Spinning an Indian world of color

Imbued with a great person’s spirit, a simple object can take on a force of its own. One step inside Mahatma Gandhi’s whitewashed office and I know I’m seeing the world’s most famous spinning wheel, silent yet powerful 70 years after his death.

I’ve left the blaring, fuming world of Ahmedabad, India, outside the gates, and a soft cloak of peace settles on Gandhi’s entire ashram. The skilled lawyer, spiritual leader and nonviolent protester built his hermitage along the Sabarmati River. It became a launch pad to lead his nation to independence from the British in 1947.

Gandhi’s people were expert dyers, spinners and weavers back to the birth of the Indus Valley civilization 4,500 years ago. The surrounding state of Gujarat, in the far west of India, has been a textile center for centuries. The region entered world trade in the 17th century when its cotton, of a lighter weight and superior dye to the West’s, wove in British, French, and Dutch designs. Soon ships were carrying bolts of brocade, taffeta, calico and chintz, Hindi for “spotted cloths,” around the world.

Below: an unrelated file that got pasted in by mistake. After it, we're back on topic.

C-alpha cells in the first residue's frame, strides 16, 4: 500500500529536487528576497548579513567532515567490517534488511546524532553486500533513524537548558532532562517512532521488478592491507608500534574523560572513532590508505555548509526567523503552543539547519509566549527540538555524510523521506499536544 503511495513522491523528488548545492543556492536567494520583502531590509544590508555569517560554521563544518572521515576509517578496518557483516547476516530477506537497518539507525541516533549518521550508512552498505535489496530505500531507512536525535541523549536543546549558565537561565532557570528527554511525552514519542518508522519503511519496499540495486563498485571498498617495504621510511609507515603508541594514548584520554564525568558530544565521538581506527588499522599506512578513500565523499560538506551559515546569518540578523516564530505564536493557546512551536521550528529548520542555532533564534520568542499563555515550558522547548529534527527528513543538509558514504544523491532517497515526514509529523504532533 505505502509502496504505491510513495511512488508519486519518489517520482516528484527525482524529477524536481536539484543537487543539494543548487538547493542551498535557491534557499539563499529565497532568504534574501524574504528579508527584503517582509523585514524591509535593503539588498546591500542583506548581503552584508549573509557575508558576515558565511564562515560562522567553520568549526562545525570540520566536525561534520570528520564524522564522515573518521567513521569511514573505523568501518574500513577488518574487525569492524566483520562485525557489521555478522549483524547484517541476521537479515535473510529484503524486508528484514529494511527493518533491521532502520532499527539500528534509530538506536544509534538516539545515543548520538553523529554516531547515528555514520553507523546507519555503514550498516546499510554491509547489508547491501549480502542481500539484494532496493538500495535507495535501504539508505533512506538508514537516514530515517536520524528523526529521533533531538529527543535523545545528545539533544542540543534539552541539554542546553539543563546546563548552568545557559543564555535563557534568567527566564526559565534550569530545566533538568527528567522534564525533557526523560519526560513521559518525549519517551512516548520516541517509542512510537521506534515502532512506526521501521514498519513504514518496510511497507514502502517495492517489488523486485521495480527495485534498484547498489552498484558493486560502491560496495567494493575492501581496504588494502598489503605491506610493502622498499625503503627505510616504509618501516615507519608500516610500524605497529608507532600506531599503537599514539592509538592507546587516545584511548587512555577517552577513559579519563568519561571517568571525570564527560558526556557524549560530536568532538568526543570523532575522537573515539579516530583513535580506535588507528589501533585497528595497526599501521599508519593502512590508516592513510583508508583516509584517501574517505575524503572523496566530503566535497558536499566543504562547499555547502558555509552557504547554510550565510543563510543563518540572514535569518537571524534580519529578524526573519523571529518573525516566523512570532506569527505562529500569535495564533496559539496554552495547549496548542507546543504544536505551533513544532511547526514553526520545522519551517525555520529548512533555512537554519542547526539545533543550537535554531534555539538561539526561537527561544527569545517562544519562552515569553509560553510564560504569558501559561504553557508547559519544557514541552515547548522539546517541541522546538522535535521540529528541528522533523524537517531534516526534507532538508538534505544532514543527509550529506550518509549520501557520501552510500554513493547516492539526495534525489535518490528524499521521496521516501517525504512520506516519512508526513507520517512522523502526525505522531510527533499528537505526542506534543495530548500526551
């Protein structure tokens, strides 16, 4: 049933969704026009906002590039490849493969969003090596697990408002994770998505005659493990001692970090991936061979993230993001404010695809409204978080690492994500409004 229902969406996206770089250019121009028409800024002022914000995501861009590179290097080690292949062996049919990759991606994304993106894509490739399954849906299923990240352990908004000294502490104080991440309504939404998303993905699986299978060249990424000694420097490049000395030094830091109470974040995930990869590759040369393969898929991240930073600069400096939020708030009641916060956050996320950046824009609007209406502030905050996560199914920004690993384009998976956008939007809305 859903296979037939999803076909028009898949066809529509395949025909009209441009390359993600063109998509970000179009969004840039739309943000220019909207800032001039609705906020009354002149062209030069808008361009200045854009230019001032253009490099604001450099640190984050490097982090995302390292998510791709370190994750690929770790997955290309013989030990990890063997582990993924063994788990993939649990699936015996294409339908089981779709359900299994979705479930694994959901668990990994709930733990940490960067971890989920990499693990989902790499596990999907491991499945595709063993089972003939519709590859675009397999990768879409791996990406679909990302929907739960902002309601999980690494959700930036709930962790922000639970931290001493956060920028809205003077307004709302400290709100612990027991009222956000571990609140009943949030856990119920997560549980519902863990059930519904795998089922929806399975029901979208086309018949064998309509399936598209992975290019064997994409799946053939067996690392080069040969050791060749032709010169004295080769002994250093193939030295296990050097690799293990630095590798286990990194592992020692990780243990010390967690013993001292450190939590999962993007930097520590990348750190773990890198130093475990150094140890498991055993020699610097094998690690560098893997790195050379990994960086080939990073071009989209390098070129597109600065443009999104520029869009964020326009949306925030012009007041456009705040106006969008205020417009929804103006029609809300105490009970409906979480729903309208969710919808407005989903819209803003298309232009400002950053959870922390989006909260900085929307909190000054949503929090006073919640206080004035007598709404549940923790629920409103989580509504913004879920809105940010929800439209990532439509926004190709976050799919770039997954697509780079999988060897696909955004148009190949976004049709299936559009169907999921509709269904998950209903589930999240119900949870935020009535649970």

A master of imagery, Gandhi knew that his simple, hand-woven dhoti loincloth and shawl would resonate with Indians. He wore it for every occasion, no matter the leader or celebrity he met, and encouraged every Indian to spin and weave toward self-sufficiency. He led a nonviolent protest to support underpaid mill workers in Ahmedabad’s cotton industry.